This might seem a rather fatalistic gesture. Maybe somebody exists out there, maybe not. Maybe if somebody is out there they will, against inconceivably long odds, actually encounter our dead probe, discern the attached record, figure out how to play it from the pictographic instructions on its protective cover, and draw some meaning from the sounds it contains. Maybe not. Actually, most probably not. Don’t bet the mortgage.
It almost makes me cry, thinking of our two robot emissaries, dutifully toting our recorded message along on their lonely journeys through the infinite black.
So what?, you might well ask, realistically and perhaps not unkindly. What possible difference can it make? Our sad little golden LPs amount, in all likelihood, to the cosmic equivalent of shouting down a well. Nobody’s going to hear us. Meanwhile, we’ll go extinct, and over the long haul, if you want to apply the most coldly incisive logic, not only will our own planet and the Sun it orbits disappear, in a blaze about 5 billion years from now that’s unlikely to be observed by any of the alien astronomers that aren’t out there – everything in the Universe, perhaps even the whole freaking Universe itself, will inevitably be destroyed at some point after that.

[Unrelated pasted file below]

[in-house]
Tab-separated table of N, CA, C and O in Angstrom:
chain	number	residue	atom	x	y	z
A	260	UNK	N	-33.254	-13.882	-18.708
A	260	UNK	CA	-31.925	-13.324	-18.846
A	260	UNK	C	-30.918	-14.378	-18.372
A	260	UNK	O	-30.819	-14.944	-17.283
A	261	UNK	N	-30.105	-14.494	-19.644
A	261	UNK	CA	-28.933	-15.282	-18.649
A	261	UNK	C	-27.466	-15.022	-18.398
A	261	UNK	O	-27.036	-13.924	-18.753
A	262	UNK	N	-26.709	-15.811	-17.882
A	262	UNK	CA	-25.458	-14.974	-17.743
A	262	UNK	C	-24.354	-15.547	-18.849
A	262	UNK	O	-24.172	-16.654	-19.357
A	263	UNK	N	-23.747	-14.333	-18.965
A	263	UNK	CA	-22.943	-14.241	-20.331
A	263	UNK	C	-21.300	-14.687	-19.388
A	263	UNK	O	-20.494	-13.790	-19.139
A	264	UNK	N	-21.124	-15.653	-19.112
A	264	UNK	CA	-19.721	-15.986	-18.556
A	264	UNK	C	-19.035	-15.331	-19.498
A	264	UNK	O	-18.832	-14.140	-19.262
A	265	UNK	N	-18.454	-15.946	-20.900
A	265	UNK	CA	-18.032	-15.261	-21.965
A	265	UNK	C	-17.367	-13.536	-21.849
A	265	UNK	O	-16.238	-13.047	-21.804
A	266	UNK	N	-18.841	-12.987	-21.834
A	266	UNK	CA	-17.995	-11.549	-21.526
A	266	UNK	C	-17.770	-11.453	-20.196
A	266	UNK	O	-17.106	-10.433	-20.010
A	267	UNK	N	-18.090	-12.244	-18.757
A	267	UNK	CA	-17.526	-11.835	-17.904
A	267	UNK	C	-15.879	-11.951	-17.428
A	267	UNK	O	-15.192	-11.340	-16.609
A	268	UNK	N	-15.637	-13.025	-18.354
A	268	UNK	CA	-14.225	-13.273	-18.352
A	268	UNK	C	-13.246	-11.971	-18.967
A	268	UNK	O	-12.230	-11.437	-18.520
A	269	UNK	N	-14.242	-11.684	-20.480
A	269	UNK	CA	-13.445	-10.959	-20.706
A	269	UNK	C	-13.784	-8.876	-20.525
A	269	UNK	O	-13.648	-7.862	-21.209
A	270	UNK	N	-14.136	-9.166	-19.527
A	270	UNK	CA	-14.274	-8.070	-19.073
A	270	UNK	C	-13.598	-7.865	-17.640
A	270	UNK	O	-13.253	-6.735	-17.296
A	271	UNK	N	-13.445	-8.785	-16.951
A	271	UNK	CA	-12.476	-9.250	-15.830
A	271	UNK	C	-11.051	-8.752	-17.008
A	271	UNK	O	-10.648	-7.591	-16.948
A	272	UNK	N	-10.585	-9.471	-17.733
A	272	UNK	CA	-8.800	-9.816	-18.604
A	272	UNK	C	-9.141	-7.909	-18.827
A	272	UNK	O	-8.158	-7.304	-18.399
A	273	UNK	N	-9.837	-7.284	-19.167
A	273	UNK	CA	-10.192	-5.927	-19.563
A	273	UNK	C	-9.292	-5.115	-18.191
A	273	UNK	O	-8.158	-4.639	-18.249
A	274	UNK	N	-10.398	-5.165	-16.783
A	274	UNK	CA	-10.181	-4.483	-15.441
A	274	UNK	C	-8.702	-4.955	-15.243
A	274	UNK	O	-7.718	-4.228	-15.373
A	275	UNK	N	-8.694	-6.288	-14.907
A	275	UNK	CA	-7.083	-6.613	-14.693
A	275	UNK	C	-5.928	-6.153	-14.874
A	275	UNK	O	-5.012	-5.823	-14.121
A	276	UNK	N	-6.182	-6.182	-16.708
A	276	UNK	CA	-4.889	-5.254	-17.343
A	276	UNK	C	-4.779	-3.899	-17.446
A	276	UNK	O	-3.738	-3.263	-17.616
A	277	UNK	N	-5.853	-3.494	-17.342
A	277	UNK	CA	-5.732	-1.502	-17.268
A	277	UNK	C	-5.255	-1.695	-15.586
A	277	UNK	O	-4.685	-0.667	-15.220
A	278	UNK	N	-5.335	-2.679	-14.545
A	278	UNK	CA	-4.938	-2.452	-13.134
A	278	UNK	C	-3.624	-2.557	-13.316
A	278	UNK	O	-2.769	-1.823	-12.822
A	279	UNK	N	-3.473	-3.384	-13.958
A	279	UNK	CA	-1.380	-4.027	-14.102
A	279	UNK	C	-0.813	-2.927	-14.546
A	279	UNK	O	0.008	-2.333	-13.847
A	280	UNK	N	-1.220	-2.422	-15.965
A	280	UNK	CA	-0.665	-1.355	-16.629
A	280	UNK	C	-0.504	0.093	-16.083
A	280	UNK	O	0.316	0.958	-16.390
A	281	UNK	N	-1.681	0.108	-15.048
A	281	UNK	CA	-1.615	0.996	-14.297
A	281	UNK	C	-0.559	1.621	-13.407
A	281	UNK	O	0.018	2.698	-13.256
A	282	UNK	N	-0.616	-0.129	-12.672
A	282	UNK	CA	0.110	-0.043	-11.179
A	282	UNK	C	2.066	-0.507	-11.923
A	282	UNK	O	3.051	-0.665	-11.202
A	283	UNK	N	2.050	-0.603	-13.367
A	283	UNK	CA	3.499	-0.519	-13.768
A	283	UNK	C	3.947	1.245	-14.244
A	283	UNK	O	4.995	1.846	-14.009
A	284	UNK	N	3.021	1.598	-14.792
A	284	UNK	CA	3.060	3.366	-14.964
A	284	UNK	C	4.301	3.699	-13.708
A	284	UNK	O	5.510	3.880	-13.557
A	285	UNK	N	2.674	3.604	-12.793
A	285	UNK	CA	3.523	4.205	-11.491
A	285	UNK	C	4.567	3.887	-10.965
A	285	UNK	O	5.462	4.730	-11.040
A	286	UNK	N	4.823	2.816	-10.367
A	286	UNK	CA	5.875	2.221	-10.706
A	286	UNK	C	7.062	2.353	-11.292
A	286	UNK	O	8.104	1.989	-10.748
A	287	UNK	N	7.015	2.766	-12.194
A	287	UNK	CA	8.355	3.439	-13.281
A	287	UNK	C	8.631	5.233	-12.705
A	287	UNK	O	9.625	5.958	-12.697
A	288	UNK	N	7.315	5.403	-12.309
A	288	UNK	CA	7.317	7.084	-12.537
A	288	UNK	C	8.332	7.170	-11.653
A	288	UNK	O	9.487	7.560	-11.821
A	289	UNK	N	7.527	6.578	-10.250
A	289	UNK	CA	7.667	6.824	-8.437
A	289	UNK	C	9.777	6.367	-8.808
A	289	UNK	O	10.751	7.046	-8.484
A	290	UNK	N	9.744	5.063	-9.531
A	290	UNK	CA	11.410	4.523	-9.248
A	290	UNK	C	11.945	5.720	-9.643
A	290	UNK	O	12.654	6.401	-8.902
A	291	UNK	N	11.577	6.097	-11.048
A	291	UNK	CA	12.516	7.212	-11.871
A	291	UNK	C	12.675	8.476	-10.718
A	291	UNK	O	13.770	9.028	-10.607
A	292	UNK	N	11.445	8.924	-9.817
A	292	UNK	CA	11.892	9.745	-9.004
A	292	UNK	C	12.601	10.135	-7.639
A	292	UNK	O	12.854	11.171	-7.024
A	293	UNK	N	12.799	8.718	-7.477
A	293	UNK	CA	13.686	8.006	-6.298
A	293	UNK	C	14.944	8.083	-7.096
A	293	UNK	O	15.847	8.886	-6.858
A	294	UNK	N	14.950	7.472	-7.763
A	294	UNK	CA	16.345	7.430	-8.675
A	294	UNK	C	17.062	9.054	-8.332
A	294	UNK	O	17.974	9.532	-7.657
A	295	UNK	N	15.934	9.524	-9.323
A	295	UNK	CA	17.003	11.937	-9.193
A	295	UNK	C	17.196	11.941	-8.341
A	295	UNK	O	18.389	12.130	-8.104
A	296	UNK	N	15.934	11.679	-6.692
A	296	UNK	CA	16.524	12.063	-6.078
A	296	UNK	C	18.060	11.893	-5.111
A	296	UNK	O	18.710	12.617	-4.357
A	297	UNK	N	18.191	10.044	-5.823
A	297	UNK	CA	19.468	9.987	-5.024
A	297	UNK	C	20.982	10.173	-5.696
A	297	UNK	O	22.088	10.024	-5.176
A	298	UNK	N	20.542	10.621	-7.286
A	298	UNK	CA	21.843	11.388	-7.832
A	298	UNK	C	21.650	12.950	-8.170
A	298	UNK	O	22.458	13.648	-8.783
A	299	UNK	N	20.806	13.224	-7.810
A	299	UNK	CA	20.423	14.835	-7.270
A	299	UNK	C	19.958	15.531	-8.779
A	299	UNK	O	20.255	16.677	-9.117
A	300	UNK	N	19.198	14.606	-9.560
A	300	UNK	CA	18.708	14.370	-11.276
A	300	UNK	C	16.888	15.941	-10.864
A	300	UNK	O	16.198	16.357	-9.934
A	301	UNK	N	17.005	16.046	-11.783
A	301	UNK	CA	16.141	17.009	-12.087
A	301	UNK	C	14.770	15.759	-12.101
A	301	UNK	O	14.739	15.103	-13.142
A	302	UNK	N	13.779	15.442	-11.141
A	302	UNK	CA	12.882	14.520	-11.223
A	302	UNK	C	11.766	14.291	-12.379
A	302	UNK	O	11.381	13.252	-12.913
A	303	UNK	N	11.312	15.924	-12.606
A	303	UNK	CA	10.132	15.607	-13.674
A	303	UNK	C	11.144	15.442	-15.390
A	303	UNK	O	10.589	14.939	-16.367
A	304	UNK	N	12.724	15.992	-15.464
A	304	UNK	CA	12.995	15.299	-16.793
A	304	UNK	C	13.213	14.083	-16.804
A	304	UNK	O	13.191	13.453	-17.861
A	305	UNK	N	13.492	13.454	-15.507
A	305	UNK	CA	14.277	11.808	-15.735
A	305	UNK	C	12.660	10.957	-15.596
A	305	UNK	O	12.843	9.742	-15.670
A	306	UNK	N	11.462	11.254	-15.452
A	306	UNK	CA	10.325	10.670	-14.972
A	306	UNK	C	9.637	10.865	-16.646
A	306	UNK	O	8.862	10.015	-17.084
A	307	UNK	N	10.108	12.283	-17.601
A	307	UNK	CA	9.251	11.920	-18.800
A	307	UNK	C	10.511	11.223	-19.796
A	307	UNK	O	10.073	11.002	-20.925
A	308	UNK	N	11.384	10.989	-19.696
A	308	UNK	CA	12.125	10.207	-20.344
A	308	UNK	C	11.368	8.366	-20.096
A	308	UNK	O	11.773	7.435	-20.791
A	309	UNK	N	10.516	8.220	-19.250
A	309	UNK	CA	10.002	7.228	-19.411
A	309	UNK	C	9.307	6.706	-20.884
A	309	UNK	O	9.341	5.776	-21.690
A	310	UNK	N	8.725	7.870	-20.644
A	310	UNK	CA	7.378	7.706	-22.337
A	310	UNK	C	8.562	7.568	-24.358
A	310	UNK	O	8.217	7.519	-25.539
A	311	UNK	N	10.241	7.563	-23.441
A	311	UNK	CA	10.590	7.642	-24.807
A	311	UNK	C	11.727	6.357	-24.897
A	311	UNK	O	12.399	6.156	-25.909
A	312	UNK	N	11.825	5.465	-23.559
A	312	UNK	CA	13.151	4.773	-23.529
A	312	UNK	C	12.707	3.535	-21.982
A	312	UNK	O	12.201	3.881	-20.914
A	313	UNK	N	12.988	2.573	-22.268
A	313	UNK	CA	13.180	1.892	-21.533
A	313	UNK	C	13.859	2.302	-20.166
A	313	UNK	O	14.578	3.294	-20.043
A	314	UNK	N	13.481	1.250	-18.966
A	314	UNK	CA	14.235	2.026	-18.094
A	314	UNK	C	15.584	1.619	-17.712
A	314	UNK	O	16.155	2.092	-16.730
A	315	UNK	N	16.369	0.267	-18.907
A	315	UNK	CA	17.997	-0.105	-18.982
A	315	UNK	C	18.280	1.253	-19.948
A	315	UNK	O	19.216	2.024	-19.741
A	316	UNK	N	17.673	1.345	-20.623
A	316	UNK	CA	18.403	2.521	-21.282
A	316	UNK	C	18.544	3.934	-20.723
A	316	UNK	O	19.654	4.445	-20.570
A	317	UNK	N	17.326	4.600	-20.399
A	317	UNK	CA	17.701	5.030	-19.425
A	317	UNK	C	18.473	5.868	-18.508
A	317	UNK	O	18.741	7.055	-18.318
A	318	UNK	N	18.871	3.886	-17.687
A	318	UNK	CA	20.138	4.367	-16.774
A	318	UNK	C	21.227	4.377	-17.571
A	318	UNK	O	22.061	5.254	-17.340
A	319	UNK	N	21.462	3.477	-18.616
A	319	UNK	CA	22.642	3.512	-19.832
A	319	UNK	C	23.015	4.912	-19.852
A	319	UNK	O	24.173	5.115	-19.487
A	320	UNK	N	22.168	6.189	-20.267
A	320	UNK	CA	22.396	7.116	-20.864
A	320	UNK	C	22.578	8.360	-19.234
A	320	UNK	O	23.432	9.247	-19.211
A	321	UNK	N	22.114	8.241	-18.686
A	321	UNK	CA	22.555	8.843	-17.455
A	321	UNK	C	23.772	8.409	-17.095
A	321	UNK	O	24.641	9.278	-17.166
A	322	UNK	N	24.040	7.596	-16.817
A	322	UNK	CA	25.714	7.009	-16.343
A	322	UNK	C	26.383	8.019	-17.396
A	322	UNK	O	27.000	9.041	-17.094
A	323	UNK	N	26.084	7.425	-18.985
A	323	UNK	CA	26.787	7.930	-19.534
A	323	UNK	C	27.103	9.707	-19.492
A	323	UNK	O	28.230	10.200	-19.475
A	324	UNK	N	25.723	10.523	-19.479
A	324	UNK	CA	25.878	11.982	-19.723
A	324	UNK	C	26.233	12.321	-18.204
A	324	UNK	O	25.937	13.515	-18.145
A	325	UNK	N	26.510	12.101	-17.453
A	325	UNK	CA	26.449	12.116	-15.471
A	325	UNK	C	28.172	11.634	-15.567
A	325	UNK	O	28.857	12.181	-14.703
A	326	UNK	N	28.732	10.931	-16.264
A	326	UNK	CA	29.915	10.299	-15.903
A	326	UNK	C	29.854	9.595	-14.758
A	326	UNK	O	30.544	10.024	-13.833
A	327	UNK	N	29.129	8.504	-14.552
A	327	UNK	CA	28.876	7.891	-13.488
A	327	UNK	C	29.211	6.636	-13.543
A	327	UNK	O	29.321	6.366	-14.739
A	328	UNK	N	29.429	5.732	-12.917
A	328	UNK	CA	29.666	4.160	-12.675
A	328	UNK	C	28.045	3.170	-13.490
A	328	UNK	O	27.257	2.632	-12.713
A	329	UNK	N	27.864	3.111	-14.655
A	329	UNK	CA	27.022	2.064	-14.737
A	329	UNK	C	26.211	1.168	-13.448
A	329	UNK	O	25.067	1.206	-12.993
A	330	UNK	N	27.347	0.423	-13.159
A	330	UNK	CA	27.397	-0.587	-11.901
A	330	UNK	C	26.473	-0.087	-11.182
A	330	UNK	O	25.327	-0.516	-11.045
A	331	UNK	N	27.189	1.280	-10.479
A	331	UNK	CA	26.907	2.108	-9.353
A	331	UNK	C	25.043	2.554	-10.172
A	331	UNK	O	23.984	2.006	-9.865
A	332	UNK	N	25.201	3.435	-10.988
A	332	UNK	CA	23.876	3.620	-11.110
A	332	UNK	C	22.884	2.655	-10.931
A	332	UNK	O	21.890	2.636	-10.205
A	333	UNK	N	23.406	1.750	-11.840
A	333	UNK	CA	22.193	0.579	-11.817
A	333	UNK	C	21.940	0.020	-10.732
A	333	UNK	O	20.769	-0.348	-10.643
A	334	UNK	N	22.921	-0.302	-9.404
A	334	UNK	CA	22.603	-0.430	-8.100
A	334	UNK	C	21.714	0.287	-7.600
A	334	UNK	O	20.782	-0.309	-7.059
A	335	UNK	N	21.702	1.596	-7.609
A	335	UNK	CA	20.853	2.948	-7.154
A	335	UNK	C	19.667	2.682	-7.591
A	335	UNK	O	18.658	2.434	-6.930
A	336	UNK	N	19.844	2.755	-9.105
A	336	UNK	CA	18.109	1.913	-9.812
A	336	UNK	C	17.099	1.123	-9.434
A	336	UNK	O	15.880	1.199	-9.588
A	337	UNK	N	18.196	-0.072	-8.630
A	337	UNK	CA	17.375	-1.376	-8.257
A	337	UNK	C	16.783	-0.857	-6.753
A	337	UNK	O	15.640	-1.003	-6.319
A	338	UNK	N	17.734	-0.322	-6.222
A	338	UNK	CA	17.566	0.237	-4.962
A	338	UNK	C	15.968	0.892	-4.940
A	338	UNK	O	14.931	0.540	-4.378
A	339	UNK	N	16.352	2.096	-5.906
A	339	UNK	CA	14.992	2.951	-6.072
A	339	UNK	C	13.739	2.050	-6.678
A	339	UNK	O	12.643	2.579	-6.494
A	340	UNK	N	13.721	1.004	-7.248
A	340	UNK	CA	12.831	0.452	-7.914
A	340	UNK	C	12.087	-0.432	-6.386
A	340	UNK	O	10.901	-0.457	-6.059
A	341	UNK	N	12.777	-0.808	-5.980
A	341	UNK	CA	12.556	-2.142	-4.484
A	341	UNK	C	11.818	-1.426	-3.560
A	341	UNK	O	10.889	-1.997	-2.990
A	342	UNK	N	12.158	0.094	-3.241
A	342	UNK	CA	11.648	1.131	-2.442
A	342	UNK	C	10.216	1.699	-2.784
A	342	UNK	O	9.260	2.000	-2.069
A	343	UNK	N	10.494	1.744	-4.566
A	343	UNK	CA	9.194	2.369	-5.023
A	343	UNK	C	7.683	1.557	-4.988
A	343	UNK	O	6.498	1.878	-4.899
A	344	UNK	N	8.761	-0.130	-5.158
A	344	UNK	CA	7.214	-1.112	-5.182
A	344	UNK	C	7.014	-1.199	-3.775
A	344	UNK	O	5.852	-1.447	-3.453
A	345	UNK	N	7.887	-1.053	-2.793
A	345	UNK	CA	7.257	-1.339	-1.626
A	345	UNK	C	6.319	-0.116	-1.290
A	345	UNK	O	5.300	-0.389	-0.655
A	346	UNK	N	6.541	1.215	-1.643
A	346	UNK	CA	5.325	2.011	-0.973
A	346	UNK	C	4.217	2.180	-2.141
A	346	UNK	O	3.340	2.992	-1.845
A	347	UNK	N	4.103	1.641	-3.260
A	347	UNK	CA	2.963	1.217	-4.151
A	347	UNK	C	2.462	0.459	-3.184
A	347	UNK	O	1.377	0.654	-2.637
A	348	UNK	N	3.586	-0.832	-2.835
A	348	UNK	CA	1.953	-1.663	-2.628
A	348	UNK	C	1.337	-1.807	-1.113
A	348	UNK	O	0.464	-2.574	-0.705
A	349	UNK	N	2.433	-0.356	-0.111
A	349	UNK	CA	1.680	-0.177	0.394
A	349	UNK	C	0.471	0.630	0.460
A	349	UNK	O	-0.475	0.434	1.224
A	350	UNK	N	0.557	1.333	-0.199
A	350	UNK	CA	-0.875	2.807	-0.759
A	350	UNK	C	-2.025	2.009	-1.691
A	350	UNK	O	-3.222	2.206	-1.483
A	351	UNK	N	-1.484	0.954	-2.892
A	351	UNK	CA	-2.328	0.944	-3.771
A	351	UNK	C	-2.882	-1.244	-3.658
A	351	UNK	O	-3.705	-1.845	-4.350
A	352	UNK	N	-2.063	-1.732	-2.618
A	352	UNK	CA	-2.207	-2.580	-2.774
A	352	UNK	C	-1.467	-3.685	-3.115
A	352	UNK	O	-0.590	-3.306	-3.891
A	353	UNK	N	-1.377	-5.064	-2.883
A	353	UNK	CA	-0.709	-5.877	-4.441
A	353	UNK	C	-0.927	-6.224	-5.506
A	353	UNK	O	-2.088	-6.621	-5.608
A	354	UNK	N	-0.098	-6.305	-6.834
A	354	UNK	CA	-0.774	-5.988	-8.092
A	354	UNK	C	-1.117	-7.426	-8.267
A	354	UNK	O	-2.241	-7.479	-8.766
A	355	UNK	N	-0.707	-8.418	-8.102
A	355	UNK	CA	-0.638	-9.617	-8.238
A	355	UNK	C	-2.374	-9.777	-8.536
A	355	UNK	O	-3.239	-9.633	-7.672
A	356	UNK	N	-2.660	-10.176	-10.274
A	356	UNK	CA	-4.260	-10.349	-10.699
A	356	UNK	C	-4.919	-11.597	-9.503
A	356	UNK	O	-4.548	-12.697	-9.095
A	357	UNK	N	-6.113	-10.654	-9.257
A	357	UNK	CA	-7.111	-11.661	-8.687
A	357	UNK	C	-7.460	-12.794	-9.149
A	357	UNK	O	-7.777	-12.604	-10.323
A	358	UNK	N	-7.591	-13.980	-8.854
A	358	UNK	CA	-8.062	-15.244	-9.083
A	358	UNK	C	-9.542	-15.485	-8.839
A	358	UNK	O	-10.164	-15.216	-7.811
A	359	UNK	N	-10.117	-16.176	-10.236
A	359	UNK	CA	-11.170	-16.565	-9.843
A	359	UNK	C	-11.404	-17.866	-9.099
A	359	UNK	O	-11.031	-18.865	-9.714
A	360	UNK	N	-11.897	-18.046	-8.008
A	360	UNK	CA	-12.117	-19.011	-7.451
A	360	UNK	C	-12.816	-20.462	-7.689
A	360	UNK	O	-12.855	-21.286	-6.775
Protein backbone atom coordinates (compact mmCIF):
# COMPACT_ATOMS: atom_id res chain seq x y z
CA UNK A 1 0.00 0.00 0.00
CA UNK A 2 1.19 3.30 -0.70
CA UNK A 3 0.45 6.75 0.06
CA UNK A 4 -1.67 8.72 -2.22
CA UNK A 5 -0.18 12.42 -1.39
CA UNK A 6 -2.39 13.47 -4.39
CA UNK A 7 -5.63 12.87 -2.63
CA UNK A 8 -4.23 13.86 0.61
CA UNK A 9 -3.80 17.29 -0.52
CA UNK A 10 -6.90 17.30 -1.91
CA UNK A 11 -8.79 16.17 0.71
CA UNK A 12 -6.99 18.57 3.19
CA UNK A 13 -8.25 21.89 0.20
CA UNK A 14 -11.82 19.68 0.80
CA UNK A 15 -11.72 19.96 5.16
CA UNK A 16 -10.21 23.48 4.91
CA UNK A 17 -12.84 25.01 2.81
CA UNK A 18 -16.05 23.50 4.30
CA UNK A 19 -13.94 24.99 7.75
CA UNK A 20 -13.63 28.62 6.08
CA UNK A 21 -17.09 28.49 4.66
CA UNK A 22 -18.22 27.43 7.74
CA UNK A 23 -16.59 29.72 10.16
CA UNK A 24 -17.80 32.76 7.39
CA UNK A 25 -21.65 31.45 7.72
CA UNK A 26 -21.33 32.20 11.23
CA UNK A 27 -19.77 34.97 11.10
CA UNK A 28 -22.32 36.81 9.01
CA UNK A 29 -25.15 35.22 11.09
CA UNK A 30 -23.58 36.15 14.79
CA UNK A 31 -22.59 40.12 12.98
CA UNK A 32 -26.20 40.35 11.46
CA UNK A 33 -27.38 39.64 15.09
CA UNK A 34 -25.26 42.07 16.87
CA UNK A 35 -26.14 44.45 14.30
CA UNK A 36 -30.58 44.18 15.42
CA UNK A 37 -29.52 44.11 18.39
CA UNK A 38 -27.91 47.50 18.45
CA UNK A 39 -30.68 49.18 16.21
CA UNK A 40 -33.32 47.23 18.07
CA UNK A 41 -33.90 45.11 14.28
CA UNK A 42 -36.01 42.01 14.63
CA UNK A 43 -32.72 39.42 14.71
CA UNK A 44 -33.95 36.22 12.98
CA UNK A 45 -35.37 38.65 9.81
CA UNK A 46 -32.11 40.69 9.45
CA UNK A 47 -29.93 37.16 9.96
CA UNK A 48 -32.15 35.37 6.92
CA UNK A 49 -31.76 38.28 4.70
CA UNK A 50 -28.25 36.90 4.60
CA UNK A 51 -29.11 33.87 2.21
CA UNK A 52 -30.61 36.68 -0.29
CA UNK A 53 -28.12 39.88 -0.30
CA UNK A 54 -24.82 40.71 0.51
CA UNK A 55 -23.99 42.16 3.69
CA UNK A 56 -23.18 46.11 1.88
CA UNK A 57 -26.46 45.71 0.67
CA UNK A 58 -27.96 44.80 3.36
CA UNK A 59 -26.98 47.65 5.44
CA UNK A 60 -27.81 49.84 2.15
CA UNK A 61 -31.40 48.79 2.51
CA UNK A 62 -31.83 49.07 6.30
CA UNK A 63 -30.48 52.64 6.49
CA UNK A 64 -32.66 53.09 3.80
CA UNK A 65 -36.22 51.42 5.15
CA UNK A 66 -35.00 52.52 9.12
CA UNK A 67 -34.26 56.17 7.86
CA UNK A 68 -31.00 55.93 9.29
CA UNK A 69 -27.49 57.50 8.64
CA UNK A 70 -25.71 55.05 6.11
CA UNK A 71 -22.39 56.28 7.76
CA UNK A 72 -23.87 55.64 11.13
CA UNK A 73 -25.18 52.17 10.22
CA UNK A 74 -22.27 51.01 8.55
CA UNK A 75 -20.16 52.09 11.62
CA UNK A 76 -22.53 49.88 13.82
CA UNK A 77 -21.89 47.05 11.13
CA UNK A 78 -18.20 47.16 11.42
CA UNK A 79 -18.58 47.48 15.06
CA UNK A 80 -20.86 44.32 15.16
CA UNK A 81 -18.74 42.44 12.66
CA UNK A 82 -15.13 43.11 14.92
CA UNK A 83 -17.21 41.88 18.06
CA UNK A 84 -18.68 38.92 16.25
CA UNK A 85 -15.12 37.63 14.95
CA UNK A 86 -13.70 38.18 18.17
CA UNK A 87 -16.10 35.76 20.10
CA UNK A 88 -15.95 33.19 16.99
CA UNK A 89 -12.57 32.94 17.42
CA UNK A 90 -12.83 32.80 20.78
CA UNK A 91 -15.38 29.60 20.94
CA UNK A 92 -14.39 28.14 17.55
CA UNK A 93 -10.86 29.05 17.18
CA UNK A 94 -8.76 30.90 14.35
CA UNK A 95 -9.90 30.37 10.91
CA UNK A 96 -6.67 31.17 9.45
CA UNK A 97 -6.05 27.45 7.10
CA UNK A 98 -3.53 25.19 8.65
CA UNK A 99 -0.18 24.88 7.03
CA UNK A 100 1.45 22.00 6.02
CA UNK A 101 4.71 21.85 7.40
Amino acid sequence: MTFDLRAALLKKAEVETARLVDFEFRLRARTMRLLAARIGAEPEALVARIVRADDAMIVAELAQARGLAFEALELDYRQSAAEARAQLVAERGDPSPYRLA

This is the sad conclusion reached within our cosmology. At some point, the whole Universe, which despite all appearances is a finite bubble of space-time, must either contract to extinguish itself in a “Big Crunch”, or – more likely, given our growing understanding of the expansion of the Universe and the mysterious “dark energy” that propels it – expand forever and ever, until the laws of thermodynamics bring about a perpetual deep freeze. It may even be that the physics of particle decay will eventually render all its constituent atoms down to a listless soup of little bits of nothing, bouncing about in a dark, pointless void.
In that case, who cares about our hopeful little message in a bottle? And who cares, for that matter, for the things we learned from the Voyager probes, or anything else we’ve ever done or seen? Gray, in his famous Elegy, opined that the paths of glory lead only to the grave, a depressing thought that still manages to seem almost optimistic compared to what we now know about the cosmic future. At least others of our kind can stare down upon a grave, and perhaps remember and appreciate the lives we led before we were laid there. You can almost reconcile yourself to being gone but not forgotten. Unfortunately, such requires there to be someone to remember. There won’t be. We now understand that ultimately, all of our paths lead finally to nothing, within a void that is nowhere. Even our cold dead bones, along with the dirt that covers them, and indeed absolutely everything else, everywhere, will be gone.